Darren Gough: Squeeze Jonny Bairstow in at No 5 and you can still play three wicketkeepers

FOR me, the big issue for England going into next week's Second Test in Pallekele is that we are possibly going to have three wicketkeepers in the starting 11.

Any way back? England's Jonny Bairstow attends a practice session ahead of their third one-day international cricket match with Sri Lanka in Pallekele, Sri Lanka. (AP Photo/Eranga Jayawardena)

There has simply got to be some manoeuvring in the team as it is causing a fascinating debate, also in terms of who is going to bat at No 3 and also open.

We have been asking for England to have a nice, solid opening partnership and Rory Burns looked really good in both innings of the first Test with Sri Lanka. In the first innings, he tickled one down the legside and was quite unlucky and in the second, he had a bit of an idiotic moment trying to take a quick single and got run out.

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But then you think: ‘how do you get Jonny Bairstow back in the side?’ All of sudden, some people seem to be forgetting how much of a positive impact that Jonny has made with England over the past two years. He has been one of our best players.

It annoys me that some people seem to forget that. He has been brilliant at No 7 and kept wicket superbly. Jos Buttler has come in at seven and done exactly the same job as Jonny, but seems to get more praise.

After his injury, some are speaking about Jonny not getting back in the team. I find that remarkable as he has been one of England’s best two or three players over the past 18 months.

In terms of getting him back in, there are a couple of options. Moeen Ali is not a No 3 and Jonny opens in one-day cricket. Can he open in Tests or has Burns done enough to get another game? Or does Jonny bat at three, or Buttler.

My choice to bat at three would actually be Ben Stokes and Bairstow to come back at his normal place of No 5 as I do not think we will go for three spinners in Pallekele. So I think one of the spinners might have to miss out to get Jonny back in.

Well done: England's Keaton Jennings celebrates scoring a century during the third day of the first test cricket match between Sri Lanka and England in Galle (AP Photo/Eranga Jayawardena)

I arrived in Sri Lanka on Monday morning after an 18-hour journey from the UK and there has been a fair bit of rain at times.

Between getting my suitcases and walking into my hotel room, I must have had twenty supporters say to me: ‘Why should we be coming here and paying all this money’ and moaning about the weather saying that they would not see a ball bowled for three days. They said that it was a waste of me going out there!

What I would say is that I have been out of Test cricket for nine years in terms of covering it and I have had a terrific time over here.

It was fascinating cricket from the start of day one to the end of day three in the series opener.

England's Ben Foakes celebrates scoring a half century during the first day. (AP Photo/Eranga Jayawardena)

England were 113-5 at lunch on day one, trying to play the positive brand of cricket Joe Root spoke about. The recovery was an unbelievable effort, led by Ben Foakes on his debut. He showed how you have got to bat, although the worrying thing is that our top order keep getting blown away.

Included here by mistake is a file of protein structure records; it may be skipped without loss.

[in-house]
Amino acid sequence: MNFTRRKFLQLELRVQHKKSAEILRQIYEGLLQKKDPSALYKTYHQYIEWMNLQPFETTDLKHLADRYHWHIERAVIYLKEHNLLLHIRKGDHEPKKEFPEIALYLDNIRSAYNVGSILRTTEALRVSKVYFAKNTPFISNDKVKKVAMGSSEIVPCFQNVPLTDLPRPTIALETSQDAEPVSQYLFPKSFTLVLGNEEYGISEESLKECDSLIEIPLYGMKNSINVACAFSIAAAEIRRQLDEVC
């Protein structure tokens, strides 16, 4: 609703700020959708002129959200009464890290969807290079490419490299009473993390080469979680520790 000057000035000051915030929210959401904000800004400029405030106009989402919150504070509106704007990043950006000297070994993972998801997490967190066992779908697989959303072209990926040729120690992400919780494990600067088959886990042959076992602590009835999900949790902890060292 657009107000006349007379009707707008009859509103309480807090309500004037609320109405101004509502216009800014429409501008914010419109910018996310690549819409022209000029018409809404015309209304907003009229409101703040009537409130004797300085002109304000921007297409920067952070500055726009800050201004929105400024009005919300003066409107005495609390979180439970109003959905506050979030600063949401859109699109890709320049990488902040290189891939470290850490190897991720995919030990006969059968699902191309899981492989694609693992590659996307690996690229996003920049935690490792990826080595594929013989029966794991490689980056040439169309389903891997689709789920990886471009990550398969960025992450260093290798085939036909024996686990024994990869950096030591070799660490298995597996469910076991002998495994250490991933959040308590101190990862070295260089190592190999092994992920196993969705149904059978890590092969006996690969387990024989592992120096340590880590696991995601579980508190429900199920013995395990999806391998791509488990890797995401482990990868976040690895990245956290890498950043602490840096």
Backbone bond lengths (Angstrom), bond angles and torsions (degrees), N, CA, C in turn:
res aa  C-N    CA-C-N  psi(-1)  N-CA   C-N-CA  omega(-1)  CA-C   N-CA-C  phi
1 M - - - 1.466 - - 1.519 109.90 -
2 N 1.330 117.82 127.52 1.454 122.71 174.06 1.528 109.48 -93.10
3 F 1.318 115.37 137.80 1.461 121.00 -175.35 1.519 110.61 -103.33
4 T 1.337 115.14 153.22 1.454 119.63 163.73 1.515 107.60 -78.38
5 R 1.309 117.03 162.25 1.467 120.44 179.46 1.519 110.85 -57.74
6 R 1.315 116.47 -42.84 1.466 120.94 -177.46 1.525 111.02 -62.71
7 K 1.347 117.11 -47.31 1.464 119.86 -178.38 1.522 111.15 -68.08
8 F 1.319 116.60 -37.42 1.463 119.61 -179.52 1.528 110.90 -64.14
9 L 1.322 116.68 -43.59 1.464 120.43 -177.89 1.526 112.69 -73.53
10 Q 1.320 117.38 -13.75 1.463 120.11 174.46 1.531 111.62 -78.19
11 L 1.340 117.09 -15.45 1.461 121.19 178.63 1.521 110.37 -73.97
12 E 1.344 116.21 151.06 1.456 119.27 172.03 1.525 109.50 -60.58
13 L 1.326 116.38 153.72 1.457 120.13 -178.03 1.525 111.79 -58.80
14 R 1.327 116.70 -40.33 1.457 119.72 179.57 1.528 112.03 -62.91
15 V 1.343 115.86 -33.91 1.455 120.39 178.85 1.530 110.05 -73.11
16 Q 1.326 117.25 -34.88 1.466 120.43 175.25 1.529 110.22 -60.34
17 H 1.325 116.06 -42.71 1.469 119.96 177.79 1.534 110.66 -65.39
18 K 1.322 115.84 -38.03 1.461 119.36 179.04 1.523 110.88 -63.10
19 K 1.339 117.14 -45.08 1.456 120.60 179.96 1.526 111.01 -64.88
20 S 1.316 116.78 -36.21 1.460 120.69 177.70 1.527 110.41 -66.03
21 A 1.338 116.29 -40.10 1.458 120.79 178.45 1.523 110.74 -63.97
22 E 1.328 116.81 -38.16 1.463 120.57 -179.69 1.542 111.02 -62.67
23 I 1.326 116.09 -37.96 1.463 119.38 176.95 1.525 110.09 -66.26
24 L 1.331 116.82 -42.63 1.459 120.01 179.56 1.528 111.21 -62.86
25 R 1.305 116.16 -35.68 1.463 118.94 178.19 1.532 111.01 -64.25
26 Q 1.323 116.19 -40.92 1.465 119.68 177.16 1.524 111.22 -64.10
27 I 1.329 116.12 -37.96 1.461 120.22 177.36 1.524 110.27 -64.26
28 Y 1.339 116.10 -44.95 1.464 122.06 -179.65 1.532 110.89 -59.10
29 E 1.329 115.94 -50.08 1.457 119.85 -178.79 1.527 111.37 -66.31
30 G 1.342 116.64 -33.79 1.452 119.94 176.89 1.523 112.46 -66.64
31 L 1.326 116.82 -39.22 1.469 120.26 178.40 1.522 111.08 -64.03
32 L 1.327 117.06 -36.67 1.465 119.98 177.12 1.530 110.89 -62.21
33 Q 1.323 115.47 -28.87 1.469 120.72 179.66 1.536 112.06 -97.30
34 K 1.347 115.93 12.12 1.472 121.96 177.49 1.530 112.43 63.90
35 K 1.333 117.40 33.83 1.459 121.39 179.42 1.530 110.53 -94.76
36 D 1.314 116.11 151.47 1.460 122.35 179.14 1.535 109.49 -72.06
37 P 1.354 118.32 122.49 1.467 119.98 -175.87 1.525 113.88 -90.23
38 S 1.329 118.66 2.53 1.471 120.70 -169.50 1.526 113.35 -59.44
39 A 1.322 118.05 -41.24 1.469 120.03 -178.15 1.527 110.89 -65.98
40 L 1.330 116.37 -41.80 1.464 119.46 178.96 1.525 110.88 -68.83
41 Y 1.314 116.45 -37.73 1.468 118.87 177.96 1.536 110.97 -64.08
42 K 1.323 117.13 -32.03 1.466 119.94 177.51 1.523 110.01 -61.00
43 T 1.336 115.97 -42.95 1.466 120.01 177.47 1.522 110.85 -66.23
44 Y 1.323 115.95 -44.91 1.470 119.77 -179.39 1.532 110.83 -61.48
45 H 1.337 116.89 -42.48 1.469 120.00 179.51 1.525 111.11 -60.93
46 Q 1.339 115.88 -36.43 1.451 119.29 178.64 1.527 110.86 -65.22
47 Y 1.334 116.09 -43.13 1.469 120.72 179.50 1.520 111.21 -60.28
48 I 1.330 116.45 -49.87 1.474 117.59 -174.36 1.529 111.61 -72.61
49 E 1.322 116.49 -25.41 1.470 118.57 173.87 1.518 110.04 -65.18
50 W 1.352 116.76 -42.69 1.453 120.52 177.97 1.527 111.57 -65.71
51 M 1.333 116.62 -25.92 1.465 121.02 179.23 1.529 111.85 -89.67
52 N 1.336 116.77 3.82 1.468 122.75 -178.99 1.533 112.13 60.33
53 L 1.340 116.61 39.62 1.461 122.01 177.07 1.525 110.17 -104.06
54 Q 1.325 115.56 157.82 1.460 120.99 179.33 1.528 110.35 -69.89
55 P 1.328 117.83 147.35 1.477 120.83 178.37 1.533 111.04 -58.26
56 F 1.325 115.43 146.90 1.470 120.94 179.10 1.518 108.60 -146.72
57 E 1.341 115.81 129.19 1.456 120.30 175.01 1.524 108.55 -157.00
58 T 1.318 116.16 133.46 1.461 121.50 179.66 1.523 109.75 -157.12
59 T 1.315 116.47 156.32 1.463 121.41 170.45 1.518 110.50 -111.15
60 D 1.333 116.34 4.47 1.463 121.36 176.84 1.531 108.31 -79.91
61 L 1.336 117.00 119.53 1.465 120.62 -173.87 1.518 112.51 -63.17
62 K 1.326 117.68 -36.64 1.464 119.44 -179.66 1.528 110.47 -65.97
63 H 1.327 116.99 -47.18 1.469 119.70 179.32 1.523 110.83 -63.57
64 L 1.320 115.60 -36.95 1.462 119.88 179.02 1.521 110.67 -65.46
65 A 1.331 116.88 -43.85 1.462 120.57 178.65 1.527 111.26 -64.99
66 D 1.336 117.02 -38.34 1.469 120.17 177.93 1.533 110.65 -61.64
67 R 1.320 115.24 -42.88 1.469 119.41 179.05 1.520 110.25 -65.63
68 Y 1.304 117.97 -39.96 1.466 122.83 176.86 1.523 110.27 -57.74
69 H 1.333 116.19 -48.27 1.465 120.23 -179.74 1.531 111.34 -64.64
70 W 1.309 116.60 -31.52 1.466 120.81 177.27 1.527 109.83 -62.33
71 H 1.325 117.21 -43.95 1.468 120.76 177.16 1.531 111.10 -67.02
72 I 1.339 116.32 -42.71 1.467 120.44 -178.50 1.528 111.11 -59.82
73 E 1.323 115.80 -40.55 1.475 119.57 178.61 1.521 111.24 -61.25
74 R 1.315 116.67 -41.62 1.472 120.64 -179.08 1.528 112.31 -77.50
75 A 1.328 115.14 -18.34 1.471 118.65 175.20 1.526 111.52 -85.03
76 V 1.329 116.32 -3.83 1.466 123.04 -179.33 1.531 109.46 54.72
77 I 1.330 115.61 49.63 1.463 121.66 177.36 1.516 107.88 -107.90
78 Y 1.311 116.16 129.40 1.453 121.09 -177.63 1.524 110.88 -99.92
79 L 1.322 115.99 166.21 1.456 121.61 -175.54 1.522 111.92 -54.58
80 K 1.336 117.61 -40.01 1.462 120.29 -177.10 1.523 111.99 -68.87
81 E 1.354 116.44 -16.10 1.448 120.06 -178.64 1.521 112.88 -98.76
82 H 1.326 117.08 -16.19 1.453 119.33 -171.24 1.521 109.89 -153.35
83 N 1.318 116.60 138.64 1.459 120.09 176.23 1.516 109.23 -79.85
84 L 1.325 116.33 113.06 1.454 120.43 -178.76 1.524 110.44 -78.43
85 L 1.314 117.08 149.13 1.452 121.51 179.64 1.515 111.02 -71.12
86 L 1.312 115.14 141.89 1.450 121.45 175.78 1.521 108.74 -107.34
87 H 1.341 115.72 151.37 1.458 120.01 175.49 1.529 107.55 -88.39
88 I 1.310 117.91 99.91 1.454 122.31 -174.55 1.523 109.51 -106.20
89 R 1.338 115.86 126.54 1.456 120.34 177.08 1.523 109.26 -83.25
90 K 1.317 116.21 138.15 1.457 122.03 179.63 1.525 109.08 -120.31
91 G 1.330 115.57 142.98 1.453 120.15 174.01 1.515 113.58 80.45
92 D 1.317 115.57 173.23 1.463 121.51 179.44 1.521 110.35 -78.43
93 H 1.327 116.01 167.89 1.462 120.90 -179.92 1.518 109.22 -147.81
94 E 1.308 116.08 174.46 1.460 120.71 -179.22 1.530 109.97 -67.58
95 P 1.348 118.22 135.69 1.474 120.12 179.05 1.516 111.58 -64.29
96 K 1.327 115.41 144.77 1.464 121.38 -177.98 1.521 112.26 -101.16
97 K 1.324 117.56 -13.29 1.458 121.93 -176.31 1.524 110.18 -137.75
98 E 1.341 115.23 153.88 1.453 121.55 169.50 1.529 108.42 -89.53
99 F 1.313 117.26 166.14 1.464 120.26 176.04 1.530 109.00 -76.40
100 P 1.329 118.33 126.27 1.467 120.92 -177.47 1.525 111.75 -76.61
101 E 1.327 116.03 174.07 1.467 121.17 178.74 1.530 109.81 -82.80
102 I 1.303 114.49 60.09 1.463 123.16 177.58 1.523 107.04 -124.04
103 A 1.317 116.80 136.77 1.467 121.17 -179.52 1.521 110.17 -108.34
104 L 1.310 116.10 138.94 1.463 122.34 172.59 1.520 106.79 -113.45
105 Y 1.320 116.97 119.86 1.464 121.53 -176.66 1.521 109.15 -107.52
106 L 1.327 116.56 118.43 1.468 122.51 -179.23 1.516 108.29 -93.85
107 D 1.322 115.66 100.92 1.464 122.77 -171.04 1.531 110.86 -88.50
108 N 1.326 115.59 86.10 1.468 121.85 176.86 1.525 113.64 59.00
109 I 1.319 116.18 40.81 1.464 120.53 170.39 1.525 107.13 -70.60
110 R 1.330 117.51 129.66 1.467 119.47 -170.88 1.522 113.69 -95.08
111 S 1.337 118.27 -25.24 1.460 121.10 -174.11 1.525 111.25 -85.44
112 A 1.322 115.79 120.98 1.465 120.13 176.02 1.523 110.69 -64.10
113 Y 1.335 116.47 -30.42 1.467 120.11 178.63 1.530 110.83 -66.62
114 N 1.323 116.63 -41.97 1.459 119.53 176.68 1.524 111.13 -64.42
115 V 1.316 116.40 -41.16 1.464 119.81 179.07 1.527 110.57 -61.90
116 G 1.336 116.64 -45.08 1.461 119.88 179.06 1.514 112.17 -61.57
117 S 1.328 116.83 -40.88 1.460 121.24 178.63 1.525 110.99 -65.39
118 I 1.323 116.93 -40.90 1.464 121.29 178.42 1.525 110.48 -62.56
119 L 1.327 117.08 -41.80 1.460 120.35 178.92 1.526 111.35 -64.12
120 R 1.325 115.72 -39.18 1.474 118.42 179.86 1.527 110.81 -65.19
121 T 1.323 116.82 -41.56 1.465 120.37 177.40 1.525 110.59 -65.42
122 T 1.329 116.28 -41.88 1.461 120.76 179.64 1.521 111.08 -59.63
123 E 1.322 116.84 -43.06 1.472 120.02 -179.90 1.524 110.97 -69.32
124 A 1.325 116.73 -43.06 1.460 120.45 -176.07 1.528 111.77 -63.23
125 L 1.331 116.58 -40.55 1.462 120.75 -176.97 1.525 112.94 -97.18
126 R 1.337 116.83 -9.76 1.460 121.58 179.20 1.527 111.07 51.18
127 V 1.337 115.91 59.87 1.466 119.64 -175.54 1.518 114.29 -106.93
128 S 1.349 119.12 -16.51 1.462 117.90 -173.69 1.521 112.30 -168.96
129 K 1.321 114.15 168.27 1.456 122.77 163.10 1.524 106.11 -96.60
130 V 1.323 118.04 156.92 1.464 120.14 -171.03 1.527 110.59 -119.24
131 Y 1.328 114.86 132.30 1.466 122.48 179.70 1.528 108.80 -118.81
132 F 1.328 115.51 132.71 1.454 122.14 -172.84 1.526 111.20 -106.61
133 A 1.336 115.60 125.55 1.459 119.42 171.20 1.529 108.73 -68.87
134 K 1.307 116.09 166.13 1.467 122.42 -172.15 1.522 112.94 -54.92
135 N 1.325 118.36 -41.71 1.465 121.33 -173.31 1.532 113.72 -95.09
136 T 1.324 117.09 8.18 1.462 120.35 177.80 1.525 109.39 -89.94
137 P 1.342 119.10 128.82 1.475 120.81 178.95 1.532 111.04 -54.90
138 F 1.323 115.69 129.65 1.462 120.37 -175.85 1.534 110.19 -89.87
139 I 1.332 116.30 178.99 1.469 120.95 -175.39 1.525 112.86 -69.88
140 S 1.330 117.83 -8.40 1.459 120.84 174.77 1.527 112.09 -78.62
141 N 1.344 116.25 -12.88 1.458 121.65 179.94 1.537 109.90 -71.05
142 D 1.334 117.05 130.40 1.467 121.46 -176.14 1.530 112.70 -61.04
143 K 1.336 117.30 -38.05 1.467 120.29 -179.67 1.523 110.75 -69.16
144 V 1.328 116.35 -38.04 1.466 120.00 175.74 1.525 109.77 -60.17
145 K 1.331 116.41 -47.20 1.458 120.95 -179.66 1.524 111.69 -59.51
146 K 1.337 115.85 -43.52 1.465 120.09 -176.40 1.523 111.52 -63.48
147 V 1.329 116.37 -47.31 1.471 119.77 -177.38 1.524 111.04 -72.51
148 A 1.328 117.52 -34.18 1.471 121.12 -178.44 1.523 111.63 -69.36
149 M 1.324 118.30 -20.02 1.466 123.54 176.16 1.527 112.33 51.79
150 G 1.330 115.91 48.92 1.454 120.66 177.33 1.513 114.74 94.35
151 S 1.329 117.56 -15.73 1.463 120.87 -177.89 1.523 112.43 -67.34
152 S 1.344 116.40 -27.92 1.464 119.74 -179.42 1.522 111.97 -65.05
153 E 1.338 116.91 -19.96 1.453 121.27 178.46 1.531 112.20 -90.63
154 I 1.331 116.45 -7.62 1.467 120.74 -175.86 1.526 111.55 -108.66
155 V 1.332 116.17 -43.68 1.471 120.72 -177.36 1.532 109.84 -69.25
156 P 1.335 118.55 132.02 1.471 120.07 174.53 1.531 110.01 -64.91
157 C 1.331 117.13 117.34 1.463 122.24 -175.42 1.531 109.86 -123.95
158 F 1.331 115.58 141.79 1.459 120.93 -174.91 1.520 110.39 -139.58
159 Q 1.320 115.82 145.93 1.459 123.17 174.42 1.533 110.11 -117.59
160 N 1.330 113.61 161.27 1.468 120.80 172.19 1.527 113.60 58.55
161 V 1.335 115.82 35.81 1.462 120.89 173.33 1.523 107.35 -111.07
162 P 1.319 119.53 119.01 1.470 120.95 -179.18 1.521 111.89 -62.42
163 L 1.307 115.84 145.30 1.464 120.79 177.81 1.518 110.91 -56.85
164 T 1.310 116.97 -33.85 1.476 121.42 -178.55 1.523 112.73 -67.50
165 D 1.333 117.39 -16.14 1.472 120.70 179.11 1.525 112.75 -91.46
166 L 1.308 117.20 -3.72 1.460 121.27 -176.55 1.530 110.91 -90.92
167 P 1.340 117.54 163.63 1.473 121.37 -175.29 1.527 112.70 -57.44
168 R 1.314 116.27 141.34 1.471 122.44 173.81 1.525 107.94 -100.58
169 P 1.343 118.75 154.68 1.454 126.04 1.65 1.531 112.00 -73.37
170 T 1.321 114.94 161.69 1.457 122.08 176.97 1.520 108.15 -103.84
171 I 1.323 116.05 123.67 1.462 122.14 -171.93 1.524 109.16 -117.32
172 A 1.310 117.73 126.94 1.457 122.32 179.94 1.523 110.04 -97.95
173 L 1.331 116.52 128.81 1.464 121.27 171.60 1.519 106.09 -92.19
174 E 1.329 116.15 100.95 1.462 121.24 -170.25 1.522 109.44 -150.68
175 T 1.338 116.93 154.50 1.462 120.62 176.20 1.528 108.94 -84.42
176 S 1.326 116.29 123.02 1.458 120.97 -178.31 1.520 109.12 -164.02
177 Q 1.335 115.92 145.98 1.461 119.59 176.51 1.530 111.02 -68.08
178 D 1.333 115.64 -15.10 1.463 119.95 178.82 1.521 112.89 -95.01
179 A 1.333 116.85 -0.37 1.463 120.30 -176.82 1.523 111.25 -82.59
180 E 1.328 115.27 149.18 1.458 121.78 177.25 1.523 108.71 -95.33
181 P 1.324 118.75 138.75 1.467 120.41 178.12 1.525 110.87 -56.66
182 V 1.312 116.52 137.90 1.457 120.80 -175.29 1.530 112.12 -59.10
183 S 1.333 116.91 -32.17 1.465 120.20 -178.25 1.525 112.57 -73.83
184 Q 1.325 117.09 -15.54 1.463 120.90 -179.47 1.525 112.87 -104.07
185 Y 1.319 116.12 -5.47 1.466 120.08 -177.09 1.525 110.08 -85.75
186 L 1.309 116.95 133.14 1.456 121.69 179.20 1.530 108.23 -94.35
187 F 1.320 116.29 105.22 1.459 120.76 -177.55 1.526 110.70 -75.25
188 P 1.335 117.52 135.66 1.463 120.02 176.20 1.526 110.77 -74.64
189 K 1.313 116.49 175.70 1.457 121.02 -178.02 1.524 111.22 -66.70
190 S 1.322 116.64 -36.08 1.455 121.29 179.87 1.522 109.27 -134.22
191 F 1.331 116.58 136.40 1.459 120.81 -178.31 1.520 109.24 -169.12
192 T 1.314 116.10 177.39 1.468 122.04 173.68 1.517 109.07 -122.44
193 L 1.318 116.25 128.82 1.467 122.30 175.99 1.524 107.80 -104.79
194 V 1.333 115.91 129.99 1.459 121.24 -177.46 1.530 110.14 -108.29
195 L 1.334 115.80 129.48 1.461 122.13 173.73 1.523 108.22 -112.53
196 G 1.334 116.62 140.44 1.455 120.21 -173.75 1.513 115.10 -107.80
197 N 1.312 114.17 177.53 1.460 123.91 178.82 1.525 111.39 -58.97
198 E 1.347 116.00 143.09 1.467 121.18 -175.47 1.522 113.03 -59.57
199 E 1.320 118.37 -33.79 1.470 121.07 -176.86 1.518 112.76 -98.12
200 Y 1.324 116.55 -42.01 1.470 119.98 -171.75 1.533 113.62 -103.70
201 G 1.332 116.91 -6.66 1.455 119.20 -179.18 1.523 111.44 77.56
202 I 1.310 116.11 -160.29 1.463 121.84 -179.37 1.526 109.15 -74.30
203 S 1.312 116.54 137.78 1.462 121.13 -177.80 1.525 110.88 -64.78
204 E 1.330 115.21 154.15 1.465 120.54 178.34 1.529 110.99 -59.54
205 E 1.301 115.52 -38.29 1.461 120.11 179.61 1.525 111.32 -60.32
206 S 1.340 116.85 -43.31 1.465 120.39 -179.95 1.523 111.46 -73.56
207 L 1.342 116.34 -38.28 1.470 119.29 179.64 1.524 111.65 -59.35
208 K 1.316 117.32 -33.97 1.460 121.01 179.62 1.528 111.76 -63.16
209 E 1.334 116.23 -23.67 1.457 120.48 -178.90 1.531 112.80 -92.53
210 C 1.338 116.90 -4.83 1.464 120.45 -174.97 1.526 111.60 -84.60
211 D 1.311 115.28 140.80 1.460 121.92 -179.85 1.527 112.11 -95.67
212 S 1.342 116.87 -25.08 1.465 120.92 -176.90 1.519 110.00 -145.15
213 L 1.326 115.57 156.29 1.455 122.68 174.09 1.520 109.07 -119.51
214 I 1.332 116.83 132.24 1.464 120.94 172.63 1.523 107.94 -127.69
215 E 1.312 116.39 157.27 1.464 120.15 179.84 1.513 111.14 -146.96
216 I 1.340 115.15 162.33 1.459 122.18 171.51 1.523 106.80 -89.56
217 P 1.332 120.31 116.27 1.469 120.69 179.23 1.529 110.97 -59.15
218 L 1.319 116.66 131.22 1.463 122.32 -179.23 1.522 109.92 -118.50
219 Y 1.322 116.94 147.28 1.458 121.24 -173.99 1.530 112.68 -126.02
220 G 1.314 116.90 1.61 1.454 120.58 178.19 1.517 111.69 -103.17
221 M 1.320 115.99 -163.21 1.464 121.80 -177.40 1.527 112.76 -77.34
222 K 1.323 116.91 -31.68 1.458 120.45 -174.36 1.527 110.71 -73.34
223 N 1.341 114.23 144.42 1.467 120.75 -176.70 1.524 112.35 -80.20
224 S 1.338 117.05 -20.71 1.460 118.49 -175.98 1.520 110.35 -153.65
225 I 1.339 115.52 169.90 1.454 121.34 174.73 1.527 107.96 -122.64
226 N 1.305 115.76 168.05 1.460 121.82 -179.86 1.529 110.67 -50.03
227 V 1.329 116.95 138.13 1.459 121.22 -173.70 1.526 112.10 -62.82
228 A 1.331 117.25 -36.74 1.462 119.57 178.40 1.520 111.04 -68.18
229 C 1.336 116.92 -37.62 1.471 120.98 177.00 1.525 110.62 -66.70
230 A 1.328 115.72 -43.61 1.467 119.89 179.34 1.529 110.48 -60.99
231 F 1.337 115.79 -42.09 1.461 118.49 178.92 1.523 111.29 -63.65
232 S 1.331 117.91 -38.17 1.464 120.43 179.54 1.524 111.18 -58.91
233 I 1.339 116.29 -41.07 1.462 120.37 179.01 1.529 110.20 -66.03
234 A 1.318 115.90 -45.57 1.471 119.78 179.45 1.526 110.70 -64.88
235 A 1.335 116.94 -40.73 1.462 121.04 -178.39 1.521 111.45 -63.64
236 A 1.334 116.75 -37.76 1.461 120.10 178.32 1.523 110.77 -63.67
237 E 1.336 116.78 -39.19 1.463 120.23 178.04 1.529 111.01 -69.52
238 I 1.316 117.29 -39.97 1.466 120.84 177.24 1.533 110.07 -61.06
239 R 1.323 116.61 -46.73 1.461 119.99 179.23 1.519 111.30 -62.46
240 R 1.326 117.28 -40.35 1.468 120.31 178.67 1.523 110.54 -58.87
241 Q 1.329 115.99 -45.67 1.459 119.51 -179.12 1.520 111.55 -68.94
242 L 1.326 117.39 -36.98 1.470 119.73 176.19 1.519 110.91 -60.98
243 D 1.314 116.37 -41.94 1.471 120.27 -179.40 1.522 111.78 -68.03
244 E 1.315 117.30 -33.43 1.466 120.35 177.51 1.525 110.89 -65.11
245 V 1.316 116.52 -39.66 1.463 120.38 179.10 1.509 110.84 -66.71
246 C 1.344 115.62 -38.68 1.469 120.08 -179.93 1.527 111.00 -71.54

Massive praise though to Keaton Jennings for his superb second-innings century. He came into the series with so many big names in cricket slagging him off saying that he did not deserve an opportunity. Many said he was only going because Alastair Cook had retired and the selectors did not want two new openers.

After a good, but not sensational 40 in the first innings, his second was excellent. It was a good, old-fashioned Test innings. He showed patience when he first went in and had a game plan to sweep and not come out of his crease and take a risk. He is a big lad, but a good sweeper and his reverse sweeping was as good as I have seen in a Test arena.

Player’s Pact is Pathetic

Other cricket news this week has revolved around the ‘Player’s Pact’ for Australian players to show respect after the ball-tampering saga, and it is absolutely pathetic.

Some of the great Australian cricketers will be turning in their graves.

There is nothing wrong with a bit of aggression and sledging as long as it does not get personal. Sledging does not mean you have to get personal or cheat.

Does anyone think that the Aussies really believe in that ‘Player’s Pact’ and that are they going to stick to it?

Say next year’s Ashes series is 1-1 going into the third Test; is the pact going to be in players’ minds when the likes of Pat Cummings is opening the bowling at 90 miles per hour and he is bowling to Joe Root on a tight day when it could go either way?

This ‘pact’ is the biggest load of PR rubbish that I have seen in my life.

Show some respect to Surrey...

PEOPLE always talk about a strong Yorkshire helping to make for a successful England side, but now I think you have to include Surrey in that too.

You have got Surrey who have just won the County Championship and Yorkshire who have obviously won it on a number of occasions, including some relatively recently.

Now you have a bunch of players from both counties who could be the heart of England in the next few years in all forms.

It used to be Yorkshire being at the heart of it and then the ‘Surrey Strutters’. I remember Doug Padgett used to say to me: ‘You do not talk to any of those brown-hatters and those who wear the brown cap!’.

But it is now time to show some respect to Surrey.